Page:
Tucker Nichols

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Can Neuroscience Challenge Roe V. Wade?


When I was asked this summer to serve as an expert witness in an appellate case that some think could lead to the next Supreme Court test of Roe v. Wade, I was surprised.

Rick Hearn is the attorney representing Jennie McCormack, an Idaho woman who was arrested for allegedly inducing her own abortion using mifepristone and misoprostol — two F.D.A.-approved drugs, also known as RU-486 — and for obtaining the drugs from another state over the Internet. 

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Bodies in Motion:

An Exchange 

While neuroscience may well have very interesting things to say about how brains go about making decisions and producing different interpretations, though, it does not follow that the knowledge thus produced replaces humanistic knowledge. In fact, the only way we can understand this debate is by using humanist methodology — from reading historical and literary texts to interpreting them to using them in the form of an argument — to support a very different notion of knowledge than the one Professor Rosenberg presents.

 

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‘Quixote,’ Colbert and the Reality of Fiction

Though the works of authors like Sophocles, Dante or Shakespeare certainly provide us with enjoyment, can we really classify what they have produced as “fun”? Are we not giving the Bard and others short shrift when we treat their work merely as entertainment? Does their fictional art not offer insights into human nature as illuminating as many of those the physical sciences have produced?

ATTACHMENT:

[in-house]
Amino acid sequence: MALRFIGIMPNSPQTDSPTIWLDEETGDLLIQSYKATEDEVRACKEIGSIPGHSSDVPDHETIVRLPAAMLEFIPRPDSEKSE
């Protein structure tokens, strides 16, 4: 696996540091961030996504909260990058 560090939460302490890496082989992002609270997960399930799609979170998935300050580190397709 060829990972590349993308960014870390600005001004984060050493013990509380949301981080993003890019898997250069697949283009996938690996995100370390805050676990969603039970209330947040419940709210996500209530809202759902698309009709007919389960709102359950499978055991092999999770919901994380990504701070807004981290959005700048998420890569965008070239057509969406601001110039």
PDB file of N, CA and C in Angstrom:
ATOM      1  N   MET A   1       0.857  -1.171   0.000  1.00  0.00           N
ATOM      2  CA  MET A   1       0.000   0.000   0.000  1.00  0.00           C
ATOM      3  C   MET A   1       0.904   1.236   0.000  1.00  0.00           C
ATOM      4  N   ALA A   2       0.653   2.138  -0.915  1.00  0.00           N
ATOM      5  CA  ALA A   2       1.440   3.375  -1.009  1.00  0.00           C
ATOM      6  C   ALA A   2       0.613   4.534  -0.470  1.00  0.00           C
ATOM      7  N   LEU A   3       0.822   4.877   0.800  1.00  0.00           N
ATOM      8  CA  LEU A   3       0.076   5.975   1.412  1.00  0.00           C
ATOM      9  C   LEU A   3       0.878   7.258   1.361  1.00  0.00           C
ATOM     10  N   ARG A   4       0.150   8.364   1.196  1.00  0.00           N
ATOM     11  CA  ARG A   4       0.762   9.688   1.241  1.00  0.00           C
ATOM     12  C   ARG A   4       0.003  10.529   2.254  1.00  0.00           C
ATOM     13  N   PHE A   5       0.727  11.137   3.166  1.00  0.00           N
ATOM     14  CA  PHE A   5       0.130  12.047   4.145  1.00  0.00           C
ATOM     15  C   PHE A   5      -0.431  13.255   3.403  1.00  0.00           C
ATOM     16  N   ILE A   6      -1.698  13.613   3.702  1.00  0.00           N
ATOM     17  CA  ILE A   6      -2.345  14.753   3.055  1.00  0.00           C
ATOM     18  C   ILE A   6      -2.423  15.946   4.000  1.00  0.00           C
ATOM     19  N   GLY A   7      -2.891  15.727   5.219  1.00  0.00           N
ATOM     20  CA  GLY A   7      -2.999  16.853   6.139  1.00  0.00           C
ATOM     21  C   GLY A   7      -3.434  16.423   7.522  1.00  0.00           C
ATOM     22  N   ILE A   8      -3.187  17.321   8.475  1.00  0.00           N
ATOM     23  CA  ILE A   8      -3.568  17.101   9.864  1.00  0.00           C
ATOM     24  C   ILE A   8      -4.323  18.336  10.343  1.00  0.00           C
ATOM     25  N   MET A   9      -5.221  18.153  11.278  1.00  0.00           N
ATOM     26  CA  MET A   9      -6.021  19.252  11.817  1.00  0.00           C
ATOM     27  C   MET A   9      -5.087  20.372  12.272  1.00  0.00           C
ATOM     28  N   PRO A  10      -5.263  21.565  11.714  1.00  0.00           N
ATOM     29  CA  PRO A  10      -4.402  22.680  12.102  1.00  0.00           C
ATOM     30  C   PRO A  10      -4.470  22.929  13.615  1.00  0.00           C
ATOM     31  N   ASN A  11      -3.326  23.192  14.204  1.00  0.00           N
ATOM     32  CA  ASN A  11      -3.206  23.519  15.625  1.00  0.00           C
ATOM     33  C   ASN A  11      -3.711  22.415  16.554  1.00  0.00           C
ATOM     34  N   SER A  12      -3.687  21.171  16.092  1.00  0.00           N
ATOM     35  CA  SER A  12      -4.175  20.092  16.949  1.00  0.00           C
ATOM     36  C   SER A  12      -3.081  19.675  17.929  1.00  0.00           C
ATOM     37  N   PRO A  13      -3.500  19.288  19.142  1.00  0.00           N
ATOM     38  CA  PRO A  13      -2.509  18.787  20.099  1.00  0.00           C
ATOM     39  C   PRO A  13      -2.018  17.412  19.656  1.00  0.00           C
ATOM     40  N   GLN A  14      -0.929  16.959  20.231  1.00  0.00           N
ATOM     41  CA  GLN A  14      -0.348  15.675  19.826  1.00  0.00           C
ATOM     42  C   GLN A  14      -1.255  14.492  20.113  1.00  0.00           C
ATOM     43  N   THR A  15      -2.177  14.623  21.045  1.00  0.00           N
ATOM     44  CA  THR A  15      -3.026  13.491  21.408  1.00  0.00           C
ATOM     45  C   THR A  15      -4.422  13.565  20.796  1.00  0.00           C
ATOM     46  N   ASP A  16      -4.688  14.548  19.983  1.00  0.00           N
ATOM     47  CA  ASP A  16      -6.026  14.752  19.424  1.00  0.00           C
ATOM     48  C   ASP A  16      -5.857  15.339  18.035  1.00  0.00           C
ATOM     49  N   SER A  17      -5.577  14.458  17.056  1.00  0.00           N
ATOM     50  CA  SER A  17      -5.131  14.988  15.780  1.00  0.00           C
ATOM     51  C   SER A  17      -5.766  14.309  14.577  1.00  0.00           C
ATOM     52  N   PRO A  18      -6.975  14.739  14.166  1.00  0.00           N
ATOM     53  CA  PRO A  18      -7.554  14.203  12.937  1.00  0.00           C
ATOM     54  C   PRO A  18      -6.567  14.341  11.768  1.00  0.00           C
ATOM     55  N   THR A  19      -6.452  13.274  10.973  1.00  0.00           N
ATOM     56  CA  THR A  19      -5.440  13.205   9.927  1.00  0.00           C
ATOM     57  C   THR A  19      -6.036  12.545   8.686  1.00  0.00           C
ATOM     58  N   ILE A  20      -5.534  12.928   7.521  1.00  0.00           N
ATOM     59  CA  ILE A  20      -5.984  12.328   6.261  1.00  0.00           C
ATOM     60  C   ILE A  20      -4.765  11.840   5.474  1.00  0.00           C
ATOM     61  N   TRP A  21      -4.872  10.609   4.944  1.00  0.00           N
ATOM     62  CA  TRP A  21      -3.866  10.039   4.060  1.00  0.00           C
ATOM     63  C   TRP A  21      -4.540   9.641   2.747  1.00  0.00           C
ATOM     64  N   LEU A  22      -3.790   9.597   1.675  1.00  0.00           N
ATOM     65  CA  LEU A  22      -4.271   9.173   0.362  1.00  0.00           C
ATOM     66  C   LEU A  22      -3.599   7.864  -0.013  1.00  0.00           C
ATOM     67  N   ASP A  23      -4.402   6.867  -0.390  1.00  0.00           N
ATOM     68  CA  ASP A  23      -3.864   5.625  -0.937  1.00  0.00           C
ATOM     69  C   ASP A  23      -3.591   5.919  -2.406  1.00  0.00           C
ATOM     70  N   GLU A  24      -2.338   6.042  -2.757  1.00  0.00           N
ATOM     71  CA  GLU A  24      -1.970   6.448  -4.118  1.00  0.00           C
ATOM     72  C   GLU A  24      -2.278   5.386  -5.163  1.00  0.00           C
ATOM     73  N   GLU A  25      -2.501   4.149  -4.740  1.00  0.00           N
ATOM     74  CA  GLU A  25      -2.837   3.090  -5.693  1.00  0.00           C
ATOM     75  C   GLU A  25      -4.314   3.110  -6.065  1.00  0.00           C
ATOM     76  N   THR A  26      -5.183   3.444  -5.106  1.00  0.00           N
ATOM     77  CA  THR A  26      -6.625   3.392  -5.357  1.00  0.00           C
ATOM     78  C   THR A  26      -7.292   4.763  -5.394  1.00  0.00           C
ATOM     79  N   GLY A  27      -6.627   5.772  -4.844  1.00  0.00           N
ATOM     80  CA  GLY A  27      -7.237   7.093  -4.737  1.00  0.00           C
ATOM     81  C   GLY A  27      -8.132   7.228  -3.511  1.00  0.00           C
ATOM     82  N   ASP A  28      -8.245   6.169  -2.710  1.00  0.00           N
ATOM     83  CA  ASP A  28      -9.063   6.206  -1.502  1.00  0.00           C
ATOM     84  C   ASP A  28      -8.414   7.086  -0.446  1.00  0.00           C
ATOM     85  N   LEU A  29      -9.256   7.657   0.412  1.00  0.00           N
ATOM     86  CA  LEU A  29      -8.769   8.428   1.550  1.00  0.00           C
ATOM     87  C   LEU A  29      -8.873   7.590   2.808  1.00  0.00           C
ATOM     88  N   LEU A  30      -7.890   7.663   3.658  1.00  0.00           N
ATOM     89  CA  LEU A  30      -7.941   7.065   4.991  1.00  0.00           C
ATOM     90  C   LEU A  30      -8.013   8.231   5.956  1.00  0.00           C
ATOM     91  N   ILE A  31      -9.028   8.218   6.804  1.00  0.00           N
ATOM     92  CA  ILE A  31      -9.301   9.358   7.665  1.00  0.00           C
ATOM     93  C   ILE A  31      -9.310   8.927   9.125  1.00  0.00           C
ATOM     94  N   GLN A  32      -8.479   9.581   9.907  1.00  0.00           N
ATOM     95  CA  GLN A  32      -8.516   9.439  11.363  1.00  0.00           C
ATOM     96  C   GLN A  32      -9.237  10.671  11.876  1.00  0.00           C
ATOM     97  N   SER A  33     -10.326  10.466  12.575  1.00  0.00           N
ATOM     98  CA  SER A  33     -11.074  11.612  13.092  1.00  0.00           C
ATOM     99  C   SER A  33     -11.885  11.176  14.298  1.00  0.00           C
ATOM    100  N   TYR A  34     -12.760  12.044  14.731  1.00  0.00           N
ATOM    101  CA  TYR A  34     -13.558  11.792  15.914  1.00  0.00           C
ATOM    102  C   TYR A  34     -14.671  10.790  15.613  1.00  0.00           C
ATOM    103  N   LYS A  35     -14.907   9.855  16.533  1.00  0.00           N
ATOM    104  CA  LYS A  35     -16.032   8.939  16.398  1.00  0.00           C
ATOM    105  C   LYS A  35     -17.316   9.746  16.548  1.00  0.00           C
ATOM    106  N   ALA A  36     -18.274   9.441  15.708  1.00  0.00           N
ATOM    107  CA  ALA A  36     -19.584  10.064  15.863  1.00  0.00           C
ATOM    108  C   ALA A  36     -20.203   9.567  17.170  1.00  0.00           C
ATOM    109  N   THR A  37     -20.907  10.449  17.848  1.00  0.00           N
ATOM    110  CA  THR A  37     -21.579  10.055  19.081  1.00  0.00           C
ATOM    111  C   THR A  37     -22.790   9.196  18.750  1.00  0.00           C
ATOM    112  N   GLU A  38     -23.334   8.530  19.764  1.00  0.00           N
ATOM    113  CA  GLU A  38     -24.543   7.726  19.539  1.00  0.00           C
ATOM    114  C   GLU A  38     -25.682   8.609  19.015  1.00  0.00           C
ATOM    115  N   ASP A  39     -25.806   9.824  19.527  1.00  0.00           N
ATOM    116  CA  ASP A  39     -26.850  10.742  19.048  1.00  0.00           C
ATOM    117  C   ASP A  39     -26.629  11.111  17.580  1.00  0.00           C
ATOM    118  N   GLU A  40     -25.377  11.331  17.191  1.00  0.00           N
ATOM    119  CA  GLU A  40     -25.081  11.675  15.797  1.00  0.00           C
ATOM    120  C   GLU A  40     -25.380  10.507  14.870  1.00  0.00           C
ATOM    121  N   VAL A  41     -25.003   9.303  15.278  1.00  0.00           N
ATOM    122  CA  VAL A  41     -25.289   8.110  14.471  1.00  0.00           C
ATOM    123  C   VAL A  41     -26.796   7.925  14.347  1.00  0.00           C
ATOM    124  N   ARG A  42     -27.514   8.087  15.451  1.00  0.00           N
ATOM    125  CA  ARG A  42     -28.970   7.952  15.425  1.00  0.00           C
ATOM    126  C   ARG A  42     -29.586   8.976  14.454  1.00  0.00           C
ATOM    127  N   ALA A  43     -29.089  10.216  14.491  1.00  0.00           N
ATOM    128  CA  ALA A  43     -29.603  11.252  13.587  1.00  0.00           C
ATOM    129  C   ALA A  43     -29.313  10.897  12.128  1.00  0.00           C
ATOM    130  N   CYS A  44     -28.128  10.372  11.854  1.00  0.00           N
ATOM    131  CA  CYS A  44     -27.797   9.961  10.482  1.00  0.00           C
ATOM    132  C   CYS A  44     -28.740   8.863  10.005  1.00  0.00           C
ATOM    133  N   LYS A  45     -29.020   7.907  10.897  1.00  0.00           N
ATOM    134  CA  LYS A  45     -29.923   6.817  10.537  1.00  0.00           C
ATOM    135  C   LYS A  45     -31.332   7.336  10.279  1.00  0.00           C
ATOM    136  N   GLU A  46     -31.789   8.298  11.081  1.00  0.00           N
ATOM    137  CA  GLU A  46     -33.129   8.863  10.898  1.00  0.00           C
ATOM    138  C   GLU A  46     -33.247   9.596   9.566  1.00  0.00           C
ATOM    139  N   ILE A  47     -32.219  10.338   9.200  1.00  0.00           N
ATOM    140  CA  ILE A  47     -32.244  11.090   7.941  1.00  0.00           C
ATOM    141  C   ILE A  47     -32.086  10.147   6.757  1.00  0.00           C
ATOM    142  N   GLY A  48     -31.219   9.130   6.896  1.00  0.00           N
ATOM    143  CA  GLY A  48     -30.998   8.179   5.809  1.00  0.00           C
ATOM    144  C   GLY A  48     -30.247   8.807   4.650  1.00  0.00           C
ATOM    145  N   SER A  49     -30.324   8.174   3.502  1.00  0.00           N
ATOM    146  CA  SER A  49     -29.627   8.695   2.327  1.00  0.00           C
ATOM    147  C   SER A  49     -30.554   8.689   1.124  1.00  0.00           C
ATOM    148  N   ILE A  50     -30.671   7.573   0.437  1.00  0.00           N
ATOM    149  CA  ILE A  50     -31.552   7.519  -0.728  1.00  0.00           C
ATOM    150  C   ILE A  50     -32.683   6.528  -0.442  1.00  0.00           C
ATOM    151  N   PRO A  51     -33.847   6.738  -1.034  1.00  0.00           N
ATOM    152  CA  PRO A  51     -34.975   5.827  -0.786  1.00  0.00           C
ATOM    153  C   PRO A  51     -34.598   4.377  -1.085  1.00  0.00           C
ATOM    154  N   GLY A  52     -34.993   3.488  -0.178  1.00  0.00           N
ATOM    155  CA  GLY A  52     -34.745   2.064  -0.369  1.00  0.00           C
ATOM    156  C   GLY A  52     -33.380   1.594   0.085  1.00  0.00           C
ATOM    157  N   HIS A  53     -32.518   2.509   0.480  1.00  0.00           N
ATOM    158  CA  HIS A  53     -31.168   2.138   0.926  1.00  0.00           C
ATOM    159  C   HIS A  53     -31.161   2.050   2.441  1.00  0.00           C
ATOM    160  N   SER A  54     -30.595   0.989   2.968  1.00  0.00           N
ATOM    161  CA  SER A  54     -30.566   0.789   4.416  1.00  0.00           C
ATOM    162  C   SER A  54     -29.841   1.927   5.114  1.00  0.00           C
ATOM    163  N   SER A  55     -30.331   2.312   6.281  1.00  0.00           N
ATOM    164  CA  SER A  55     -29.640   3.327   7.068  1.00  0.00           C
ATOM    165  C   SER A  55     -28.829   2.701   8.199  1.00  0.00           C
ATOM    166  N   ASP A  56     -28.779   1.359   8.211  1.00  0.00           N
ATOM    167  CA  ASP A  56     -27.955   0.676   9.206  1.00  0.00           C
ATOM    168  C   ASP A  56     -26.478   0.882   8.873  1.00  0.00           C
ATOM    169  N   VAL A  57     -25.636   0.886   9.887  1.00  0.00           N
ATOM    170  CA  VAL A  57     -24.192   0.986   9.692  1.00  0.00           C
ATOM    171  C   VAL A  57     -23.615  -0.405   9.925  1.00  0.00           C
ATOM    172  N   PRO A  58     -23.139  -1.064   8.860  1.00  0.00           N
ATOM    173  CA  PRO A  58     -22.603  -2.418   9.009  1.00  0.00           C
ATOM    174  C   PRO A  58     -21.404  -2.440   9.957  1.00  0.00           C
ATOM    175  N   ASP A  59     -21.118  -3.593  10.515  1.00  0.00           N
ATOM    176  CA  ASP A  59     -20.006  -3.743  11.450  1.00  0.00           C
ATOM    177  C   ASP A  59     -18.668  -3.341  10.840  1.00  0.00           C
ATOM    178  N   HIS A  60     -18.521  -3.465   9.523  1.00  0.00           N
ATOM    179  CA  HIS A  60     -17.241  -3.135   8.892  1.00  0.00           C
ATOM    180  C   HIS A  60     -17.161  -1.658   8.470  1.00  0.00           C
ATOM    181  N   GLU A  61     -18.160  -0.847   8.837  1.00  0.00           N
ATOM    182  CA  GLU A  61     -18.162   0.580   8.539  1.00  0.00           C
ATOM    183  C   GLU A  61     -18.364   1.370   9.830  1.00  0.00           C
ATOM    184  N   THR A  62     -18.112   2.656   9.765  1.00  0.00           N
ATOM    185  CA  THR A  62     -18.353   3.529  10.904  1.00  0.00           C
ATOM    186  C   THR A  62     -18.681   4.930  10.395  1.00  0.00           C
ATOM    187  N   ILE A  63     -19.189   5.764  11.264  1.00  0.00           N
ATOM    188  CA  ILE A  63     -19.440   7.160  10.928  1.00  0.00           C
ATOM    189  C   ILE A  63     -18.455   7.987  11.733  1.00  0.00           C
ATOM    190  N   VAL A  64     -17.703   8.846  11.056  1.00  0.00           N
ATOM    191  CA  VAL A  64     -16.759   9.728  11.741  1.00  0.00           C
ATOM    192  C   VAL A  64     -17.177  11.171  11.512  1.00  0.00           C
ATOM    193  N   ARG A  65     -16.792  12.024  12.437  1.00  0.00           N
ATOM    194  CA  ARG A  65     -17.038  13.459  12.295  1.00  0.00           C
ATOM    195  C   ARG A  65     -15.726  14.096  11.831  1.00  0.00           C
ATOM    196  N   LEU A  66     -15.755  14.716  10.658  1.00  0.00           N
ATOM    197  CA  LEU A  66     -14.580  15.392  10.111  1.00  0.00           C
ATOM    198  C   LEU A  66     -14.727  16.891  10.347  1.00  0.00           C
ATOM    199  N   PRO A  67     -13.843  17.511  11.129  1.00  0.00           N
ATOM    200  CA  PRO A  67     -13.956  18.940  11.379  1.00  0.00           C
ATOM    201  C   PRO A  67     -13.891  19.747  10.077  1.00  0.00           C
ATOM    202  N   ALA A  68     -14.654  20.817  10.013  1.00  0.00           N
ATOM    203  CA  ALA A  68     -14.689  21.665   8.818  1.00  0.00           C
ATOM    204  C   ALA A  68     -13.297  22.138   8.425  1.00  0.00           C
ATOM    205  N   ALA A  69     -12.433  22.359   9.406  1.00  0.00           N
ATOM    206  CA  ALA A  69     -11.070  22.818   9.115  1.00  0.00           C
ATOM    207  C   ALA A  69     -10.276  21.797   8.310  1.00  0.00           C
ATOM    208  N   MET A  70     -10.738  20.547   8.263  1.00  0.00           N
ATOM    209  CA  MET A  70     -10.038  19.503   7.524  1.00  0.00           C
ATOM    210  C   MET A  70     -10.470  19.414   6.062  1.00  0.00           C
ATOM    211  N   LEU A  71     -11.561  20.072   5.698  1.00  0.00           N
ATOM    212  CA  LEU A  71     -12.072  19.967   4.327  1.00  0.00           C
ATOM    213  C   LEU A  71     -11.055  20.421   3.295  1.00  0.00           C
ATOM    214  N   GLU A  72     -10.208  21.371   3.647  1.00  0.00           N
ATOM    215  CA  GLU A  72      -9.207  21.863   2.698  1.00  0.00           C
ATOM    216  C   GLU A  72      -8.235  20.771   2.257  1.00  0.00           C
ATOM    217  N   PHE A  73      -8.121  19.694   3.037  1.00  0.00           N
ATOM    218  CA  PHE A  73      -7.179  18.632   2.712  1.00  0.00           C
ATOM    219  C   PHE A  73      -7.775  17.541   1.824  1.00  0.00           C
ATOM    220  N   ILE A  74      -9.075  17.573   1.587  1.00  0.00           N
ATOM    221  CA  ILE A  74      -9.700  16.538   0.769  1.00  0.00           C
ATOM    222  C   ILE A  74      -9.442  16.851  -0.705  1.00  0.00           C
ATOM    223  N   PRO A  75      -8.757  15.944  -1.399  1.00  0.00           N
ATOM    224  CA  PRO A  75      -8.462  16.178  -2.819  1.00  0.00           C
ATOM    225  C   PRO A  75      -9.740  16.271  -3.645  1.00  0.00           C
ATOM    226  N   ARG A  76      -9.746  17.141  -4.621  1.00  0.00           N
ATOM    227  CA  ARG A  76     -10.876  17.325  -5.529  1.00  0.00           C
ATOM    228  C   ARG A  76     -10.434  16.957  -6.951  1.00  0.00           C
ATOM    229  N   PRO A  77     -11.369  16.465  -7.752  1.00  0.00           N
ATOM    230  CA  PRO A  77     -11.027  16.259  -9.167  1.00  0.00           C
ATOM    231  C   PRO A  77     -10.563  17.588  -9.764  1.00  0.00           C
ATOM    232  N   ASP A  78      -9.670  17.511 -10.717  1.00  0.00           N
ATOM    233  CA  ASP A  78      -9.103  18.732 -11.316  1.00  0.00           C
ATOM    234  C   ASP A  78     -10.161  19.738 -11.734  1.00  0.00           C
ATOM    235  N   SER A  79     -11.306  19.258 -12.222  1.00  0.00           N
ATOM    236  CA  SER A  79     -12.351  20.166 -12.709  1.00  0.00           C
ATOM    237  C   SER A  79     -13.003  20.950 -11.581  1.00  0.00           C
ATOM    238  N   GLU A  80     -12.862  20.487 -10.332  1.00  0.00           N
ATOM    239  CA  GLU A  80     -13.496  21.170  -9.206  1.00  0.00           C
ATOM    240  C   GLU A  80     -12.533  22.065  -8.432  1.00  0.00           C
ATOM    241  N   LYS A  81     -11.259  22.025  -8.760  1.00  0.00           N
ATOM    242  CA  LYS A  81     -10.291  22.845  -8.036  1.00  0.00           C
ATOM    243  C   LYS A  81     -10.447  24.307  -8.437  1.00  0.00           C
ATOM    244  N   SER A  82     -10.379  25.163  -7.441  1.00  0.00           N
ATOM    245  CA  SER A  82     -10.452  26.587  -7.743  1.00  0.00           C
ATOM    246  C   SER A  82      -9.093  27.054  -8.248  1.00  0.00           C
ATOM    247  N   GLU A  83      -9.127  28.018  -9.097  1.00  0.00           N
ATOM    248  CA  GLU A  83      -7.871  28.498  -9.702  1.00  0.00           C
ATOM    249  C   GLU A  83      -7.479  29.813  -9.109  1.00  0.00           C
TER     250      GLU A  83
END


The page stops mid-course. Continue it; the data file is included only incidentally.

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Freedom and Reality:
A Response

It has been a privilege to read the comments posted in response to my July 25th post, “The Limits of the Coded World” and I am exceedingly grateful for the time, energy and passion so many readers put into them. While my first temptation was to answer each and every one, reality began to set in as the numbers increased, and I soon realized I would have to settle for a more general response treating as many of the objections and remarks as I could. This is what I would like to do now.

The Limits of the Coded World

In an influential article in the Annual Review of Neuroscience, Joshua Gold of the University of Pennsylvania and Michael Shadlen of the University of Washington sum up experiments aimed at discovering the neural basis of decision-making. In one set of experiments, researchers attached sensors to the parts of monkeys’ brains responsible for visual pattern recognition. The monkeys were then taught to respond to a cue by choosing to look at one of two patterns. 

  The Art of Fiction

and Political Lies